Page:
Single Review: Shontelle – ‘Impossible’


Music goes through it’s phases, like a human being it has it’s fads and it’s moments where it just seems like it can’t get enough of a certain thing. Music favours a certain genre at one point, a certain lyric or a certain artist. The biggest example of this is right now: everything since 2008 has seen a sharp turn towards electronic music, the lyric “Ayo” is enjoying a nice long period on the limelight and we all know just how successful Lady GaGa has been, and more particularly, David Guetta, showing he has the Midas touch on everything he produces or releases.


And at the start of the noughties, R&B ladies were the ones to listen to; Destiny’s Child, Atomic Kitten, Mariah Carey, Aaliyah, Christina Aguilera, even P!nk (who started out in the R&B genre) were all the rage. But, as with all good things, too much becomes a curse. The charts became stale with wannabes who thought they had soul and it was R&B ballad after R&B ballad every Sunday afternoon on Radio 1. The Top 40 had hit it’s first commercial snag, with all the songs consisting of nothing more than a few electronic hand-snaps and a simple, single-handed piano melody, and a pop songstress (or occasionally a man) singing about a lost love.


It was no wonder I had no interest in music at the time, every other song was attempting to be “emotional” and “sentimental”, when in fact it was more like listening to paint dry because, nothing really happened.


Now, ten-ish years later, Shontelle is releasing a song that would easily be one of the best selling songs of the year, if it was released in 2001. But here’s the rob: the charts never have, and never will reflect how good a song is: the Top 40 will only ever reflect the opinion of the people; their favourite track of the Now, or what just so happens to be in heavy rotation at the time, because nowadays anyone can get to #1 with semi-alright looks, and semi-alright voice and HEAPS of promotion… and it’s pretty much a-given when artists offer to bare all if they get to #1.


So let’s take ‘Impossible’ and feed it into the information we have already: it’s a song that would hit #1 in 2001, a year with such same-y songs it would be more of a feat for this song to peak at #2, only it’s not same-y anymore considering when it’s actually being released: 2010, where everything is upbeat and same-y in a completely different way; this time, ‘Impossible’ isn’t part of the same-y-ness; it’s massively different to anything on the airwaves since 2008.


So whilst it’s never going to hit #1 (because there’s no way a ballad will ever hit #1 with the way music is today unless it’s sung by Take That), this is actually one of the best ballads I’ve heard in a LONG time, not necessarily because recent ballads have been bad (although Jason Derulo’s ‘What If’ could sway that), but mainly because there haven’t been that many to listen to.


‘Impossible’ follows the typical piano-lead introduction, followed by a beautifully sung verse, gradually declining in pitch, and on the word “take” it’s like the whole thing transposes into a minor key and becomes even more strikingly beautiful. The production is as smooth as a baby’s bottom smothered in Johnson’s, and Shontelle’s vocals are sincere and guileless, and when the beat finally comes in, the song is transformed from a simple R&B ballad into Shontelle’s finest musical endeavour to date.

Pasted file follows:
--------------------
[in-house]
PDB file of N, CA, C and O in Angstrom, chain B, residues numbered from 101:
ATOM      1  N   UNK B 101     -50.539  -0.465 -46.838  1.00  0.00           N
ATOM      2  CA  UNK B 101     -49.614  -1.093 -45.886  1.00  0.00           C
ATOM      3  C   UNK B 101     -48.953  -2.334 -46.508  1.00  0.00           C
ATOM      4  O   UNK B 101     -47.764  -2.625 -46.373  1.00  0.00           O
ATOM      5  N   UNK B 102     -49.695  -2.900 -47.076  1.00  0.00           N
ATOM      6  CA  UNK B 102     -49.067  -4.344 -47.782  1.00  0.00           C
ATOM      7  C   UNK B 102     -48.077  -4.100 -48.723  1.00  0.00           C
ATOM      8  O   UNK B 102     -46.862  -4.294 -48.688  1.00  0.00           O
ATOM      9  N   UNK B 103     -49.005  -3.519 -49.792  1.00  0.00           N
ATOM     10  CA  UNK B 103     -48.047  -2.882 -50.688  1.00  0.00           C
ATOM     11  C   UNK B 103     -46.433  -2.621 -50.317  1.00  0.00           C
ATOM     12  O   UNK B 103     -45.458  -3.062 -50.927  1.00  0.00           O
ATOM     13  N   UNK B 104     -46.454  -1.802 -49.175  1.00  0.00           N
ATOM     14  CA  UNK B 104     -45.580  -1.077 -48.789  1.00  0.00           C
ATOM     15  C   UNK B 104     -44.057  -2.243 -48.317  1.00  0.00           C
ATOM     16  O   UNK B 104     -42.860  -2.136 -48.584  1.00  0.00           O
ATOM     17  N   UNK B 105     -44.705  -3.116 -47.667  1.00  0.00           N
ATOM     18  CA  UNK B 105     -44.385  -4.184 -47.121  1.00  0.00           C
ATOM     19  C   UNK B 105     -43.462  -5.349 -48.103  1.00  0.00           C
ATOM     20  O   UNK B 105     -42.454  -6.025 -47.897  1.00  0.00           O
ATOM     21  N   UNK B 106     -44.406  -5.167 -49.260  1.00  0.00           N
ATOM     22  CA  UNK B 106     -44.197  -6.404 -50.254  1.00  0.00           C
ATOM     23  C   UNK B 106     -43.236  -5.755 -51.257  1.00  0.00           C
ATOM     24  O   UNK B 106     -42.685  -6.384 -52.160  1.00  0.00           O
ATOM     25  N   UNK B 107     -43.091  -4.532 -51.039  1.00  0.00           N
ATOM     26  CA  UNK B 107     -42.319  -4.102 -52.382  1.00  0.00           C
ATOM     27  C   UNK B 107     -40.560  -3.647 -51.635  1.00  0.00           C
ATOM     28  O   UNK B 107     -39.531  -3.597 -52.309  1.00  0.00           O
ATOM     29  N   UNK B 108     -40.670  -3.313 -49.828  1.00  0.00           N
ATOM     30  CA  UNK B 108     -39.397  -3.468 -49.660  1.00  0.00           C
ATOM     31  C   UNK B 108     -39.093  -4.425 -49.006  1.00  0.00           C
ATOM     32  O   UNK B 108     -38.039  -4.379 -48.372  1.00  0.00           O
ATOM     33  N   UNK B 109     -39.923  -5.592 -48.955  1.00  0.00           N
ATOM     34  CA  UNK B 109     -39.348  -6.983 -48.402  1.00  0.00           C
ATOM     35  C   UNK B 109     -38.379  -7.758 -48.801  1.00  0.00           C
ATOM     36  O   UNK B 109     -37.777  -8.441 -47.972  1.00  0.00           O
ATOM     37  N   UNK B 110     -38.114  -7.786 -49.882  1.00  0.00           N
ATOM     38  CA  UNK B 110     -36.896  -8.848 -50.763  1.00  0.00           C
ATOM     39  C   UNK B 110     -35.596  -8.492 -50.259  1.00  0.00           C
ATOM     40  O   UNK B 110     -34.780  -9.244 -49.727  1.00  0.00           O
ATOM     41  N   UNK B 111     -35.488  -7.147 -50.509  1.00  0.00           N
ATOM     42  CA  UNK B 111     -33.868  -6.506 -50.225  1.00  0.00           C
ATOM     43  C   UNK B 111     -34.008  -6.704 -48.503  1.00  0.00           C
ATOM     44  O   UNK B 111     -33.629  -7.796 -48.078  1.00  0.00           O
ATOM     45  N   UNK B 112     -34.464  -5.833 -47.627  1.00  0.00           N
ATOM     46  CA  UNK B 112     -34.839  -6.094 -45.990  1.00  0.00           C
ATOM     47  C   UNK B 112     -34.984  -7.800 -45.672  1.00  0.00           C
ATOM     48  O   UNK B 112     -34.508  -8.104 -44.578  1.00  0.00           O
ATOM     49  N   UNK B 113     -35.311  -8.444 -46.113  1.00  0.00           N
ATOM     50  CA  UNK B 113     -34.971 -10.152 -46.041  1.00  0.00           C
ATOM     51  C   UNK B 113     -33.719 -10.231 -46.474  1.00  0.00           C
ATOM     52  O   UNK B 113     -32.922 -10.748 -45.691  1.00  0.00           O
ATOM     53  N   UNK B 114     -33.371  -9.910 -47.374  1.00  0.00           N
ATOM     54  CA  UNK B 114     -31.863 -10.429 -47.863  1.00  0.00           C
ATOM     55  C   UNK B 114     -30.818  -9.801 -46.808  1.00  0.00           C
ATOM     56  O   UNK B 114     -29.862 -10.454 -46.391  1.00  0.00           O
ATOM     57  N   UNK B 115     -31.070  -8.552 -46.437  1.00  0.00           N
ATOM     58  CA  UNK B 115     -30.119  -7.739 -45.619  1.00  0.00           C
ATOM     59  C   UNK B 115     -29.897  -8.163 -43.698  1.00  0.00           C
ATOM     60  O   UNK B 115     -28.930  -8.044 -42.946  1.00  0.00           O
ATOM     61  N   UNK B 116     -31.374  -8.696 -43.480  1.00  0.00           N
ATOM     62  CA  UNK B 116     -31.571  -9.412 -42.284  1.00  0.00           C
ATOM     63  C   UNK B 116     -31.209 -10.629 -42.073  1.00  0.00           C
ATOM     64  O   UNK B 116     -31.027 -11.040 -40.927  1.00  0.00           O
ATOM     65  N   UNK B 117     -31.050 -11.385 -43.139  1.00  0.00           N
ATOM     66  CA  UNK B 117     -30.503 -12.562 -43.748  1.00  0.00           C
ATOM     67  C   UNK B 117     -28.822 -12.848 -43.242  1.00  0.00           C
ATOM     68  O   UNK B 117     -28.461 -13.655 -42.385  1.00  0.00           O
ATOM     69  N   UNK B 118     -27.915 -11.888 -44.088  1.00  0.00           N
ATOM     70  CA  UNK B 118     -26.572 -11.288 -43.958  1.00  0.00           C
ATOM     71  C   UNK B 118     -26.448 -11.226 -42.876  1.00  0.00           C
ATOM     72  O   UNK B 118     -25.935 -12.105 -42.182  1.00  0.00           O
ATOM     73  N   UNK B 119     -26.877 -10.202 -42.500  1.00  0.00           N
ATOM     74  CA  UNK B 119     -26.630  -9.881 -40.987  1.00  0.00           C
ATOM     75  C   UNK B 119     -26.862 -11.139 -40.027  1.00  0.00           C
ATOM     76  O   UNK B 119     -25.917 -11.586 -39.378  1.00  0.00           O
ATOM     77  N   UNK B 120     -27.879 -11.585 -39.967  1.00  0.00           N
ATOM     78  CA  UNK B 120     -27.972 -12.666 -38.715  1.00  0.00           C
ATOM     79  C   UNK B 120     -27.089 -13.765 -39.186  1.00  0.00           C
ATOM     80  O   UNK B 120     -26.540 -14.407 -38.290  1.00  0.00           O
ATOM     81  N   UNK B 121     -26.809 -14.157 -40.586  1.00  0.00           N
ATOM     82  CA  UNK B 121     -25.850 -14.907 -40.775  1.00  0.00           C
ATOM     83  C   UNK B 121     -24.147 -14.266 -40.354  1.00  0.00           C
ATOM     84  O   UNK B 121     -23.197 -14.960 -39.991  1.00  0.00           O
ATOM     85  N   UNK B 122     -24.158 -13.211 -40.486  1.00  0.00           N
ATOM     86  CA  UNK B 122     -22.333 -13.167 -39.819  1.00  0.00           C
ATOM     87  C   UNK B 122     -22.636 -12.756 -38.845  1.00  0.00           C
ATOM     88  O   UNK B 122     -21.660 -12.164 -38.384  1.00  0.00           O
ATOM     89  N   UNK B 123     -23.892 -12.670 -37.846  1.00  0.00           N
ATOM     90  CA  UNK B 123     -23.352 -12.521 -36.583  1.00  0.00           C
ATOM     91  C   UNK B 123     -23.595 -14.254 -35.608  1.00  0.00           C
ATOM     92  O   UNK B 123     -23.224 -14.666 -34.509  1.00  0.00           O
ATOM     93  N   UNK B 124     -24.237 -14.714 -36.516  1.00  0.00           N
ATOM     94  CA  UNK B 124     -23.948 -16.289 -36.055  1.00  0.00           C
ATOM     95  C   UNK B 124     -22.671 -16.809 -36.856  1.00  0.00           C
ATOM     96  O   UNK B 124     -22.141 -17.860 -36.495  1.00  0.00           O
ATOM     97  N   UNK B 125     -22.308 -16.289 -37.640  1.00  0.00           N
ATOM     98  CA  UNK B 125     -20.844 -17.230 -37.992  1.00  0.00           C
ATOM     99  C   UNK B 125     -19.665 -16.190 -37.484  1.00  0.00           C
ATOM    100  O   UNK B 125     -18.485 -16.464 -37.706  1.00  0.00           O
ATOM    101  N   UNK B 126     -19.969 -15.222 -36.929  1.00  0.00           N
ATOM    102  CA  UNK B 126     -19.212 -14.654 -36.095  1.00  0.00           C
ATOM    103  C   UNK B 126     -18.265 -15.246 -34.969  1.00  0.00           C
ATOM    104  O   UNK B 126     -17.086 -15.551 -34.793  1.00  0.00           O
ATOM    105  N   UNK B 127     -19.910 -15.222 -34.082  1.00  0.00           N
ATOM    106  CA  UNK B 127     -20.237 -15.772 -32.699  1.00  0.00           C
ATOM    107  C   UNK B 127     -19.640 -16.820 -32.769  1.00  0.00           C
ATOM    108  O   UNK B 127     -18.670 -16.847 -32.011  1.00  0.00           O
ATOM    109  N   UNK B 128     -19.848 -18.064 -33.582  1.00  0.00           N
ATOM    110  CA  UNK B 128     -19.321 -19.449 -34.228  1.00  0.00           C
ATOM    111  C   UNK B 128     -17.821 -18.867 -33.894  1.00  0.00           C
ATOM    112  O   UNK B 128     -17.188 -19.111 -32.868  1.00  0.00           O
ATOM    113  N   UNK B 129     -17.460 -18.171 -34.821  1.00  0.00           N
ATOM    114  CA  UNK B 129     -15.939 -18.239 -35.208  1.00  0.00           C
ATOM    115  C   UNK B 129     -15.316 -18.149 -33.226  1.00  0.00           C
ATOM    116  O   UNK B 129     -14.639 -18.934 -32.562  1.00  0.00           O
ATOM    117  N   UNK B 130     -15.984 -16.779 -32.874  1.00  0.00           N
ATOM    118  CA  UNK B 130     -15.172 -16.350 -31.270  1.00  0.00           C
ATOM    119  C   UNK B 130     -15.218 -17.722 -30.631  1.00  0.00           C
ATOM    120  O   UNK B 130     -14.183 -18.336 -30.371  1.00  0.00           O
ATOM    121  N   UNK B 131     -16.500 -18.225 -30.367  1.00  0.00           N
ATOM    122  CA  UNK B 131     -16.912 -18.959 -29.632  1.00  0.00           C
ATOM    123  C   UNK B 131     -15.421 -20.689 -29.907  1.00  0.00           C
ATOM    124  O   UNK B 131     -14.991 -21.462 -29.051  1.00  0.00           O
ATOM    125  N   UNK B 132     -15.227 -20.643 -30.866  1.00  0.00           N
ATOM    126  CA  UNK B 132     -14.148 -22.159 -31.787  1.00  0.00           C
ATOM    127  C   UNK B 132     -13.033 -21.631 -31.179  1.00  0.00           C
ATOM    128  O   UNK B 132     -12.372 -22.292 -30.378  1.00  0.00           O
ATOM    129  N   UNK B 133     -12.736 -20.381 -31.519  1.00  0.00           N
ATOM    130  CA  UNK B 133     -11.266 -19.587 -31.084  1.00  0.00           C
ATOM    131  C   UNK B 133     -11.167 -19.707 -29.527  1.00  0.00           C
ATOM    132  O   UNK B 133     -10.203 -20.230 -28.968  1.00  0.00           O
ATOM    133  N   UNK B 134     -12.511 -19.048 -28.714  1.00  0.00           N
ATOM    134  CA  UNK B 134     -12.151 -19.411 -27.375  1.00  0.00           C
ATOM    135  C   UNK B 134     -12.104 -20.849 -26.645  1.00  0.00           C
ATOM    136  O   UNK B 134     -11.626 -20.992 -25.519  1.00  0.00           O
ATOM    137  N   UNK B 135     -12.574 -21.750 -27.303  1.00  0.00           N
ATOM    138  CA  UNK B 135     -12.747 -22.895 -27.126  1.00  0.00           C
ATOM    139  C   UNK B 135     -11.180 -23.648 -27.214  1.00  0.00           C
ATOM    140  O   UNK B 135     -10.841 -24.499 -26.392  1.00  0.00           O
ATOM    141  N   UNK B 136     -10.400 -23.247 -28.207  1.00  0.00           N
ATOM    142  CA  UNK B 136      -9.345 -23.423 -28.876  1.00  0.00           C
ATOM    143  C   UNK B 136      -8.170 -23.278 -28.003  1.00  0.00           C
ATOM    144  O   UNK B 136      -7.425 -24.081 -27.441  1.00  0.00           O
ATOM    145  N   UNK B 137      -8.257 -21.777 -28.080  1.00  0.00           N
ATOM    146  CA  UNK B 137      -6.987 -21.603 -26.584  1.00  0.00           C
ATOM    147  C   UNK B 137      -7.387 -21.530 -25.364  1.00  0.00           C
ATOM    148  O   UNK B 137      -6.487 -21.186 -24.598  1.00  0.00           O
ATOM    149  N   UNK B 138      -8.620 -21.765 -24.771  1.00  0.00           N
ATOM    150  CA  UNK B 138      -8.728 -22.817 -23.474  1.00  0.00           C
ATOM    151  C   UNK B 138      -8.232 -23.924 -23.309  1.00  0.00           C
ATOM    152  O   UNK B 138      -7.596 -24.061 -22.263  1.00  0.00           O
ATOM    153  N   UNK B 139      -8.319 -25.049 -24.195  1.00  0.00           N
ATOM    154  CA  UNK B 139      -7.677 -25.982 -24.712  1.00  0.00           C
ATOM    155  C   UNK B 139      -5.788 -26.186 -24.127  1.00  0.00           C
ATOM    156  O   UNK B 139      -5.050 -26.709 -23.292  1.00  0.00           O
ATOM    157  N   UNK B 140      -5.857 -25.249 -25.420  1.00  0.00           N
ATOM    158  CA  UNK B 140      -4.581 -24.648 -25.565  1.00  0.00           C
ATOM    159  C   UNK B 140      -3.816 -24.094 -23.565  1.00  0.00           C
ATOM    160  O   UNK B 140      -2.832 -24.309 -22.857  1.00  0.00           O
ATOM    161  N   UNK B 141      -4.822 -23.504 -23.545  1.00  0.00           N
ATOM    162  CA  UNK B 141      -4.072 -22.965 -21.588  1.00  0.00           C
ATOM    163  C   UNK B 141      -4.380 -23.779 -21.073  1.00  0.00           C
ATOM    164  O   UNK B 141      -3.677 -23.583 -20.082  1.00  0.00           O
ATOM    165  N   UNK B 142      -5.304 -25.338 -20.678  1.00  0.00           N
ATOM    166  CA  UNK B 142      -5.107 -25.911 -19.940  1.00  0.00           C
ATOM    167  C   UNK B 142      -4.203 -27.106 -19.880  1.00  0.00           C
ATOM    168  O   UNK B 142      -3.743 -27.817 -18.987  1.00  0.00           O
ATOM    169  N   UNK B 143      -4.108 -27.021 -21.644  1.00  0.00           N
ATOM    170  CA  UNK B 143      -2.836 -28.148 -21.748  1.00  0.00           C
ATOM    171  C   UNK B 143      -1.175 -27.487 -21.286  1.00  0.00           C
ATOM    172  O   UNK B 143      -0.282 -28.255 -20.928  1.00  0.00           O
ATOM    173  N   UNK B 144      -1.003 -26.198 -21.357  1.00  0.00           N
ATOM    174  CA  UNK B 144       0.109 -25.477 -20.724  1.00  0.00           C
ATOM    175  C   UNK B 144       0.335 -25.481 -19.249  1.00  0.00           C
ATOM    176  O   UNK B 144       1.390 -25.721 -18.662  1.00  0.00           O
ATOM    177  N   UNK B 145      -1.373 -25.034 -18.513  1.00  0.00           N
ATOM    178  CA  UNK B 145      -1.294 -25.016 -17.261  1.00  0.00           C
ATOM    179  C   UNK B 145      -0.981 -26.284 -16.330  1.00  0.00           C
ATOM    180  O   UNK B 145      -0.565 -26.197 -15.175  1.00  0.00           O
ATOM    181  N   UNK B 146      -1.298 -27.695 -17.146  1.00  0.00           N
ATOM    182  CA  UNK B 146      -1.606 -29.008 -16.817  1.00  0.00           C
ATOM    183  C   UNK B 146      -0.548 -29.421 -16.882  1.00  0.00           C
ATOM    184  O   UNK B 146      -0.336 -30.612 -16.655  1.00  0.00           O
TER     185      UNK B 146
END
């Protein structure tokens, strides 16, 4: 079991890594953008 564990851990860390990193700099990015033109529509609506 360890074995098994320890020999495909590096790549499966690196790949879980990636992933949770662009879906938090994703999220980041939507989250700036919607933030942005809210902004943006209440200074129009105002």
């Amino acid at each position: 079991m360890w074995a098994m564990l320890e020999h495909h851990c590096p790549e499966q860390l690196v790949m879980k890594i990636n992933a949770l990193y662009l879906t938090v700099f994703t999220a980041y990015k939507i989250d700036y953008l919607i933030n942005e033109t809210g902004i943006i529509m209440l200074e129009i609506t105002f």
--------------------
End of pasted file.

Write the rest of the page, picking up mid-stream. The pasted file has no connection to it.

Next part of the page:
But she’s not just moping about a lost lover, no, she’s also overcoming the fear of not being able to leave this man, and by the end of the song she’s wailing to the sky “Tell them what I hoped would be/Impossible, impossible”, and yes the chorus may feature a bit of auto-tune, but I’ve come to the terms that auto-tune is only a bad thing when it detracts from the song and makes it hard to listen to and believe what the singer is saying. But thankfully, ‘Impossible’ does the impossible (such a joker, I know) and conveys tonnes of emotion on every line – “And my heart is broken/All my scars are open”.







Shontelle proves she’s miles ahead of Rihanna in terms of song-writing ability, and her ability to sing with more vocal clarity than Rihanna’s ‘laryngitis-suffering goat’ impression, showing that she can carry emotion; carry pain, hurt, and anguish over an icy production. It is now that people should consider Shontelle a real contender in the industry.


It defies all sense, this song would’ve been respected and commended nine years ago, when songs like these were huge, but it’s very bittersweet in that sense: if it were released back then, it wouldn’t be half as special. Releasing ‘Impossible’ now makes it ten times more emotive than it’s early-noughties counterparts, but that said, it’s likely to chart a lot lower, due to the fact that ballads are out of fashion.


And that, is the true legacy of the UK Singles Chart, where the best songs tend to completely miss the Top 10, let alone hit #1.


Rating: 4.5 STARS


Download: September 13, 2010


Featured Album: ‘No Gravity’


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